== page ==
com.worldline.clic.commands extension point. Using it, we can define as many commands as we want using this
<command> tag. What's interesting is that we only need to provide 3 information for registering a command:
toto -some params, the id you should specify is
And that's all! Your command is now registered in CLiC and can be invoked as soon as someone will install your plugin! Nevertheless, please consider that the provided class should actually extend some internal class from CLiC, which will be illustrated in the next part of the documentation.
Please notice that it's also possible to define all of these information directly from Eclipse's plugin editor, which allows to have a graphical interface for this, and some hints about the values to be provided, as illustrated on this picture:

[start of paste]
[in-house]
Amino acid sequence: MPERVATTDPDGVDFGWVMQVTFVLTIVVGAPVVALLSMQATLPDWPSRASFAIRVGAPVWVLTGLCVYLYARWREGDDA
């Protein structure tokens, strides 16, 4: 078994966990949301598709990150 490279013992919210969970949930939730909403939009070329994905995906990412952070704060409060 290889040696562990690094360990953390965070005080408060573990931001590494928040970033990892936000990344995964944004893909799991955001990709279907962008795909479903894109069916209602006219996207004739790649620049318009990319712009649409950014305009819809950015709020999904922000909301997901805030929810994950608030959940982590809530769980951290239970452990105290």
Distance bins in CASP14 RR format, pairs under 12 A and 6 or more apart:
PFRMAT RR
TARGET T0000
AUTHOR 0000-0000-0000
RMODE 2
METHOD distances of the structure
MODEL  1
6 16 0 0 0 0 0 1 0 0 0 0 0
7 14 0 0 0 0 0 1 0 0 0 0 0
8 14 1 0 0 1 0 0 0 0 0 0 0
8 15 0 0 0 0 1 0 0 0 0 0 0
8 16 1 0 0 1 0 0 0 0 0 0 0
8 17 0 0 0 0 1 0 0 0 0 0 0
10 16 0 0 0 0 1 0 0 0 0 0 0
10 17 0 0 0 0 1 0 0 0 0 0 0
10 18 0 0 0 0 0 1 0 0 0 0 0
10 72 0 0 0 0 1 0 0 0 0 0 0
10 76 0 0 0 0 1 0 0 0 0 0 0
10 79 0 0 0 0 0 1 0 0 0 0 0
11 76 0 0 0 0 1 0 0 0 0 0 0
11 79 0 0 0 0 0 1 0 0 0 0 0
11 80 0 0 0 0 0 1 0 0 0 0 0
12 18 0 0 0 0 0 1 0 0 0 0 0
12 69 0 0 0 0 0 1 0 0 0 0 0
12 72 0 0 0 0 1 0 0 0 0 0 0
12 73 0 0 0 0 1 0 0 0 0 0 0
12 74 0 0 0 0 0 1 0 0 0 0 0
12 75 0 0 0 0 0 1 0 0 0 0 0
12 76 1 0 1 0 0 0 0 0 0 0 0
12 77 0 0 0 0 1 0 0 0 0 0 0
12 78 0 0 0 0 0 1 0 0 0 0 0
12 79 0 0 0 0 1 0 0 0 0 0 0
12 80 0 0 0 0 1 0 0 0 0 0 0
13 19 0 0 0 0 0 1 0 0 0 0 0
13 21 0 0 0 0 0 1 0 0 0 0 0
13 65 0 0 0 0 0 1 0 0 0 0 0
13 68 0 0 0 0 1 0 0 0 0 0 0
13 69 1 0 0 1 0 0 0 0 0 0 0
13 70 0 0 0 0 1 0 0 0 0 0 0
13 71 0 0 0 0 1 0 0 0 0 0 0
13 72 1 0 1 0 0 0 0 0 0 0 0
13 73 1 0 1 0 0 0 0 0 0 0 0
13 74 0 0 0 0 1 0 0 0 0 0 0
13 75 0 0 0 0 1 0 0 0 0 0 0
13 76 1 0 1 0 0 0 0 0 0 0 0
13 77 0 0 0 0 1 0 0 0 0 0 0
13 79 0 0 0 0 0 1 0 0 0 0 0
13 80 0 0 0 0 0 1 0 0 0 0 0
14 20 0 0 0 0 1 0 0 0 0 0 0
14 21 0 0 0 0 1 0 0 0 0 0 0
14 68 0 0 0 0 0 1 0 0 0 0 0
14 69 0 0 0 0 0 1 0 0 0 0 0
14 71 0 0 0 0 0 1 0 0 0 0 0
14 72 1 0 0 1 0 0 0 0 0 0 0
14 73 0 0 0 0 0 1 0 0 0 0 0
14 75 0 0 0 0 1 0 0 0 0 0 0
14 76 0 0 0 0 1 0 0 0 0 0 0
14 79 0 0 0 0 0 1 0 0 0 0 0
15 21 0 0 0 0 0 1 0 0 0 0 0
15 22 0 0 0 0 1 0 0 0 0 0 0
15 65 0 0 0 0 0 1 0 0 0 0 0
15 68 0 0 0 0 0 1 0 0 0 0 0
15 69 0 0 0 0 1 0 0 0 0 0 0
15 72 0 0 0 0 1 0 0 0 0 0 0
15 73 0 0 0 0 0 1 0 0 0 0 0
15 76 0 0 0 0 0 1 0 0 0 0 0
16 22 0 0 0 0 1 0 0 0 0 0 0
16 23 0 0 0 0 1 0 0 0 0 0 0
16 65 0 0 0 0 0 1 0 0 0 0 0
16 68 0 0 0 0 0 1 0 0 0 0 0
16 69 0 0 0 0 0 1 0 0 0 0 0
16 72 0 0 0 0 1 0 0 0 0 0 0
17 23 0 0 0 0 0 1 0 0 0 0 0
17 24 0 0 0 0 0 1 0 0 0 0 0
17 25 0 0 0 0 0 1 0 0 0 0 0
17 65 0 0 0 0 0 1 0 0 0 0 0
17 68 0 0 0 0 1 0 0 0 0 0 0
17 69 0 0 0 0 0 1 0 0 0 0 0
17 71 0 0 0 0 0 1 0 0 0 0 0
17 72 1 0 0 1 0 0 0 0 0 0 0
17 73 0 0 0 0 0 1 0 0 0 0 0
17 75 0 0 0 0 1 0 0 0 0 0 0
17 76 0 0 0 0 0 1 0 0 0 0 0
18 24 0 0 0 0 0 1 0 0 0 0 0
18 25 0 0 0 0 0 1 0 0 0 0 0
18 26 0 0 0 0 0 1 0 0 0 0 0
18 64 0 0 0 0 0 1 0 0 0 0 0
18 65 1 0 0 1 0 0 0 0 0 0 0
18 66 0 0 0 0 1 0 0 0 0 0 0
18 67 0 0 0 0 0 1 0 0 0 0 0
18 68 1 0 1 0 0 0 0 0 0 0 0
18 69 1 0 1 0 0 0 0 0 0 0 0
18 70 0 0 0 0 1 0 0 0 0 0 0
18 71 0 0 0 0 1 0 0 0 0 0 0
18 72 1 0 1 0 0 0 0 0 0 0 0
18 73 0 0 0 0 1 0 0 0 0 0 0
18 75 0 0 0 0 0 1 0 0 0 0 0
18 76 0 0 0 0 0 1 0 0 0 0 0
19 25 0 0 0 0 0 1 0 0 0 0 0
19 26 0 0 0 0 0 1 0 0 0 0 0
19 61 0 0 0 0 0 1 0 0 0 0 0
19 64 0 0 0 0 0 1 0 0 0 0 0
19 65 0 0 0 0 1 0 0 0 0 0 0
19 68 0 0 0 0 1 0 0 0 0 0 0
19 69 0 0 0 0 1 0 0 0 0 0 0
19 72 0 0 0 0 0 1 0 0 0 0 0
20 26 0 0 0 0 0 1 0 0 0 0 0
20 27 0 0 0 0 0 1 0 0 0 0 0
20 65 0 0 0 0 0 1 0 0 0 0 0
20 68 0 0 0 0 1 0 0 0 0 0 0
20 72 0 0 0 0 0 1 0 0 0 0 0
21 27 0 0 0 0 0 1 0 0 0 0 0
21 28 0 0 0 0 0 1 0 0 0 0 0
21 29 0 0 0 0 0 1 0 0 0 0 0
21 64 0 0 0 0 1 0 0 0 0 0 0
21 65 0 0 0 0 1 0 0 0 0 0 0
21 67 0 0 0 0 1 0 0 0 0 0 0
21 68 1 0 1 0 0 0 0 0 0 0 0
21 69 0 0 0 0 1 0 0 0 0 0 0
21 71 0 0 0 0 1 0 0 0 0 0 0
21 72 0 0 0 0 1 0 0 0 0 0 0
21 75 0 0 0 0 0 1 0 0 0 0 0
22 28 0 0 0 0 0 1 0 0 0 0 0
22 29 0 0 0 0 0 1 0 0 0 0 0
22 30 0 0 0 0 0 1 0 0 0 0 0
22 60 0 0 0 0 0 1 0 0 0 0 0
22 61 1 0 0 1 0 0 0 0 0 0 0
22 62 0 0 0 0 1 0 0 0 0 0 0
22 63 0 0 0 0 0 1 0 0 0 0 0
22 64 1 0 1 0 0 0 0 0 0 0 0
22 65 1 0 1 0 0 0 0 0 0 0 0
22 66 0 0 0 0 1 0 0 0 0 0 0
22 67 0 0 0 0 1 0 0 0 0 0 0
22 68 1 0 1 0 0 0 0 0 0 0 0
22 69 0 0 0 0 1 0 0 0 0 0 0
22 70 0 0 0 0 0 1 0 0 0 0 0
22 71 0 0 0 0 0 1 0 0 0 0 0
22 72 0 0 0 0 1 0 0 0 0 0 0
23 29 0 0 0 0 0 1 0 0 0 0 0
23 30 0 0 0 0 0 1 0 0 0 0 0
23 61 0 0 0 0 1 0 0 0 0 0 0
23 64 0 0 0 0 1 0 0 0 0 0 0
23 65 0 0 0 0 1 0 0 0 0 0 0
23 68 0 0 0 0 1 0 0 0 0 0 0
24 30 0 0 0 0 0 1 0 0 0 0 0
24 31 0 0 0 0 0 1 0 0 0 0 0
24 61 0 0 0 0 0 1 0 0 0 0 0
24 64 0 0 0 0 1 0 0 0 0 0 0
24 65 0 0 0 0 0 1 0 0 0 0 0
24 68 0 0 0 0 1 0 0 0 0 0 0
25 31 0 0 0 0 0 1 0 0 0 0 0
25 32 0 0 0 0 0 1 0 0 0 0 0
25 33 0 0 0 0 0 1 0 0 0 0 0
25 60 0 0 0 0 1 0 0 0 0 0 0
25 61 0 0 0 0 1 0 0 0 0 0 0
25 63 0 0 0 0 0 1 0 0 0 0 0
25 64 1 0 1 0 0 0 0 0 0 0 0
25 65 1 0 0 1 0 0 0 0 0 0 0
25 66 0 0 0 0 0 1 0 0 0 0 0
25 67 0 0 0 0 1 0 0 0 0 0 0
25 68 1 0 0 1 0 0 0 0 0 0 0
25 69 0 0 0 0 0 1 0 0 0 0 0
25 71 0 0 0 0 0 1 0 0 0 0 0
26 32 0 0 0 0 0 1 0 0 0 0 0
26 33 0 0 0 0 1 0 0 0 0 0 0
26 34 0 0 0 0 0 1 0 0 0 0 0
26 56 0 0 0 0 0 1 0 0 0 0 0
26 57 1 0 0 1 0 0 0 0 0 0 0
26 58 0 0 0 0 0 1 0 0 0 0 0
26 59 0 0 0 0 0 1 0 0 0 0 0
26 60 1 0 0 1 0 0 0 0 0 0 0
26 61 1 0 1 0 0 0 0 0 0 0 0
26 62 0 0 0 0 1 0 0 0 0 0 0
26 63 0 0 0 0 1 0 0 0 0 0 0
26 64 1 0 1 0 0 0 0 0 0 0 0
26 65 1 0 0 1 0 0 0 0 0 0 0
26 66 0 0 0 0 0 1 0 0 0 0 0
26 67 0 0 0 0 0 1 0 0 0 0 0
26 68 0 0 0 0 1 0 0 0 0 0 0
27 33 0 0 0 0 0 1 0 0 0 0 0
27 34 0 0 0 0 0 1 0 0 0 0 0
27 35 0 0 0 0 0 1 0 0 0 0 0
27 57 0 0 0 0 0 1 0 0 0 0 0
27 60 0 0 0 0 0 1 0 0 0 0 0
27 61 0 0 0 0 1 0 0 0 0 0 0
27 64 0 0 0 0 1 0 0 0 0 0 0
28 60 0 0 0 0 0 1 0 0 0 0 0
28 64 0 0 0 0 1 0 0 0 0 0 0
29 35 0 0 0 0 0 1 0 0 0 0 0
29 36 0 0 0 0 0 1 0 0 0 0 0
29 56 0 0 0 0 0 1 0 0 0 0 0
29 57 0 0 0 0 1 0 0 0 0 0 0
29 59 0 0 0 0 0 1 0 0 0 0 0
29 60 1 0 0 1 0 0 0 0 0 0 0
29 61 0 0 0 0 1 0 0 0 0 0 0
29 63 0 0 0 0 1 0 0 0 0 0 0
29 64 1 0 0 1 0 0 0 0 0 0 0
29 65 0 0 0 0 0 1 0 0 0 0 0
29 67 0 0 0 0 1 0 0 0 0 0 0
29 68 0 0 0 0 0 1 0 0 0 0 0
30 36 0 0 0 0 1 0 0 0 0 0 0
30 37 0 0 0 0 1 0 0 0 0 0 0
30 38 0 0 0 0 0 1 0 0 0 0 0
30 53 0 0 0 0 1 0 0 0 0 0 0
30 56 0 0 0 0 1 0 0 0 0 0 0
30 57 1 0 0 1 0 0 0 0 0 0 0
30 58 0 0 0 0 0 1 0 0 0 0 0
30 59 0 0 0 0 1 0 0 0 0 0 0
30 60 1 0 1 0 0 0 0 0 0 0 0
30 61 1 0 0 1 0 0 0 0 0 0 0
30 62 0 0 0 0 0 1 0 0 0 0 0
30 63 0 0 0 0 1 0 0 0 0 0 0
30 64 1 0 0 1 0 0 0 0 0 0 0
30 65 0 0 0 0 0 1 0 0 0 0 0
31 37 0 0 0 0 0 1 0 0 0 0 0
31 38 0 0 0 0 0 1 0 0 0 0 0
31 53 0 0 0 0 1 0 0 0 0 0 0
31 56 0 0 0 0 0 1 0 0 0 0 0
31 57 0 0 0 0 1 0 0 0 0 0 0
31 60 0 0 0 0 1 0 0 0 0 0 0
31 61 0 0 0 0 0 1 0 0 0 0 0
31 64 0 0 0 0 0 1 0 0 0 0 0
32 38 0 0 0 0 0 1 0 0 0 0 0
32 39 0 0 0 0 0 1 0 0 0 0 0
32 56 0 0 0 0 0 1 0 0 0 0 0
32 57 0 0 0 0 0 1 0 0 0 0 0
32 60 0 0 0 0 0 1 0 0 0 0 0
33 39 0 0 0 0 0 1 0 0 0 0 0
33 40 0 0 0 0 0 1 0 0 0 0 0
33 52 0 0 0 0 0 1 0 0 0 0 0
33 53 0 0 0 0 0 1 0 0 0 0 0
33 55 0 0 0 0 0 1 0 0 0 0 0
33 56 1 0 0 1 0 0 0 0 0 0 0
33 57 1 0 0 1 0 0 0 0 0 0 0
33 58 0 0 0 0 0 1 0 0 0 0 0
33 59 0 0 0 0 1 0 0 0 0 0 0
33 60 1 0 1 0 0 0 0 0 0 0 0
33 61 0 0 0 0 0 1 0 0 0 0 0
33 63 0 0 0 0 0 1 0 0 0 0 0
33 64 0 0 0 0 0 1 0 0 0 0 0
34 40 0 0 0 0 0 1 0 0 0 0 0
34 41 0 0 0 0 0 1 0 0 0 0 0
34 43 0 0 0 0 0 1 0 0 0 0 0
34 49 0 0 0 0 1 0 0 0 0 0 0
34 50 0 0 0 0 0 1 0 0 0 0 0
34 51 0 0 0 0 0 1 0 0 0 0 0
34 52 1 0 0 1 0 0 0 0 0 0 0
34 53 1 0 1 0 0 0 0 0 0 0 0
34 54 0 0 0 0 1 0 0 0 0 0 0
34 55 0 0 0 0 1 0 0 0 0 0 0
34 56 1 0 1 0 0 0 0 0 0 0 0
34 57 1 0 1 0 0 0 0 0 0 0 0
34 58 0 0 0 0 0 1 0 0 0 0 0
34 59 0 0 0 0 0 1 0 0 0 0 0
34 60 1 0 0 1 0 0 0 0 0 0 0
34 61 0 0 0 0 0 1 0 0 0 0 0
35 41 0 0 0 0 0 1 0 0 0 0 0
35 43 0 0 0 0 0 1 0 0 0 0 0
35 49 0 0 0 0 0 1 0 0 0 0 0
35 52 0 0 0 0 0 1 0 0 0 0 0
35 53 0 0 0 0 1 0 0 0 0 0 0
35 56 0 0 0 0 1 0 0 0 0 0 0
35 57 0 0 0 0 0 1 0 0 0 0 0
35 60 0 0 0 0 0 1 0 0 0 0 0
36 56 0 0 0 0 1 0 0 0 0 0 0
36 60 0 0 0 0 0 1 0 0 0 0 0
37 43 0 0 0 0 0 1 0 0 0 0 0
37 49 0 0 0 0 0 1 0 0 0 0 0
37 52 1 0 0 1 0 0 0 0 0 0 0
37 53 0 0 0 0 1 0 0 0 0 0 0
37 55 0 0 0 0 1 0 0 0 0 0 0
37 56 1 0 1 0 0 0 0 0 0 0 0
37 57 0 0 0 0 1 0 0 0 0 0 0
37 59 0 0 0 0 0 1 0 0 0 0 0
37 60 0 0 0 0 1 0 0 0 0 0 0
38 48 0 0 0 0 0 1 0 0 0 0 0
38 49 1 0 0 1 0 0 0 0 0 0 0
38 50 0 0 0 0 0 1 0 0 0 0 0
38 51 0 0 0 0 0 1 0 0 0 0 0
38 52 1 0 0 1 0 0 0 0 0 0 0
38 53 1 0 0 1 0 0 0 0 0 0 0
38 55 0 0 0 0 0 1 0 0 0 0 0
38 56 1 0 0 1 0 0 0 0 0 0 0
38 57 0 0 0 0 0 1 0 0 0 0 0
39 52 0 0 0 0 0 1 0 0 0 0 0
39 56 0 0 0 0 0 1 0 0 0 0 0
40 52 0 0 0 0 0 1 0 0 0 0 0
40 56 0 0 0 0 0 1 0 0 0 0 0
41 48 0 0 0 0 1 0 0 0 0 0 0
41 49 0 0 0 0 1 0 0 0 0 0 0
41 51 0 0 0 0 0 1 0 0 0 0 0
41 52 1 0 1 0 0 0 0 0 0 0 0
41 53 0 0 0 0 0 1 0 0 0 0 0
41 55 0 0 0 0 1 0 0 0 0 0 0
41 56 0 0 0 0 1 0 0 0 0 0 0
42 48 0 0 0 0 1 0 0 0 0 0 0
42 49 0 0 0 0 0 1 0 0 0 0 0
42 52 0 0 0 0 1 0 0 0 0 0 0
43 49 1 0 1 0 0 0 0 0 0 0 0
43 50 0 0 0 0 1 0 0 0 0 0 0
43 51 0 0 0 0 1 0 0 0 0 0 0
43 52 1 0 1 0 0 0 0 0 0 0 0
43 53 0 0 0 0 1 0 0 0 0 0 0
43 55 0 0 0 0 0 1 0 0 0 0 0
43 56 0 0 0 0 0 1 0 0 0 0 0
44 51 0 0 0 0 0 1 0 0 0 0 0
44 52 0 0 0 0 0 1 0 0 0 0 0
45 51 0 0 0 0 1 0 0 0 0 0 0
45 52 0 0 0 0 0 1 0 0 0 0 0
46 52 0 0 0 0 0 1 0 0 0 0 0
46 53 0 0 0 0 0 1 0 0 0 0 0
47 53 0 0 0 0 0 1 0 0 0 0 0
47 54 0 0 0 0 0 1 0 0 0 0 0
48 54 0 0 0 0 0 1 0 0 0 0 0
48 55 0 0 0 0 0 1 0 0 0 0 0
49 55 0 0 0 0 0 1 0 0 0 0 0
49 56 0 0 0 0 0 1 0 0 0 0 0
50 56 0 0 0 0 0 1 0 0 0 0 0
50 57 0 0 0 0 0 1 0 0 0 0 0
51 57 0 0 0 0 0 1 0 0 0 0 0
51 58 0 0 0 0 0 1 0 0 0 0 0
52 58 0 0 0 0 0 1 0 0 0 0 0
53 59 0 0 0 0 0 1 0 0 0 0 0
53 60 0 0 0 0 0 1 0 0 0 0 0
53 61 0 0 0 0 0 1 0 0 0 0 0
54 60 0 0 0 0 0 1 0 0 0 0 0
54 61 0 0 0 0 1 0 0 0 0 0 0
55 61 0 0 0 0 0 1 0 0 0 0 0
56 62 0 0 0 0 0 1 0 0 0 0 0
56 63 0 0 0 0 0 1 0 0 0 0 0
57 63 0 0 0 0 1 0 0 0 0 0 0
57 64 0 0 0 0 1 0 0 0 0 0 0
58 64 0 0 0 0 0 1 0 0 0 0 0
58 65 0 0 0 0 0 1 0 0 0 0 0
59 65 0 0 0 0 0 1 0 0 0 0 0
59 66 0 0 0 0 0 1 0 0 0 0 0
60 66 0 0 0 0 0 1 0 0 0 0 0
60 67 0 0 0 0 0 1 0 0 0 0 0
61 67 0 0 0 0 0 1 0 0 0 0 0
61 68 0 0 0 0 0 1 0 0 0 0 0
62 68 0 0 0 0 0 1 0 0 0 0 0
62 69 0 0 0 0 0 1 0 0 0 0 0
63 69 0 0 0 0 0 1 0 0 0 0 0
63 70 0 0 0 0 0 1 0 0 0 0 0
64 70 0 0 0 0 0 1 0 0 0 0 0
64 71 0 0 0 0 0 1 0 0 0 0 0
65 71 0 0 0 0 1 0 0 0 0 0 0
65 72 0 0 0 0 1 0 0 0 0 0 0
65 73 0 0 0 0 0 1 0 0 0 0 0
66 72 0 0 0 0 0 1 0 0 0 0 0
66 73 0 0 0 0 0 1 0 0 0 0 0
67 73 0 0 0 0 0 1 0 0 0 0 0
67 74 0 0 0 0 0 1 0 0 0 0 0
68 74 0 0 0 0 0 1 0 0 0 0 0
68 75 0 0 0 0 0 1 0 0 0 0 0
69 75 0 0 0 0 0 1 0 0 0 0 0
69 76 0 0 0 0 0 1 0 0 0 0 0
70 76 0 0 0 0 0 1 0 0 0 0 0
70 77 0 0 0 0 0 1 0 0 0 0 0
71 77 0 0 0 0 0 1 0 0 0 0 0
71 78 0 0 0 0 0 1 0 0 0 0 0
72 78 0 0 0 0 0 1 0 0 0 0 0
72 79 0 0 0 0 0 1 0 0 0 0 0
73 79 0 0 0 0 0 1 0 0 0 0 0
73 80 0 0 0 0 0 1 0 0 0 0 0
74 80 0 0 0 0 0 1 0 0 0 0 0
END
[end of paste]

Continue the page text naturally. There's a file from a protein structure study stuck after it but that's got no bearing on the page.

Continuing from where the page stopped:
Using this editor, you can both specify to use the extension point by clicking on the Add... button, and selecting the extension point you'd like to use ; and also define new commands in the extension point by right clicking on it, allowing to get information on what's available for creation in CLiC:
As presented in the previous part of the documentation, the only remaining part of integrating a new command is the actual implementation. You already know that you'll need to implement a specific class which is specified in the extension point, but let's have a look at the details.
Actually, your implementation should just extend the
com.worldline.clic.commands.AbstractCommand provided by CLiC framework. This
AbstractCommand being an abstract class, you'll have to implement two different methods in your own class in order to make it compile: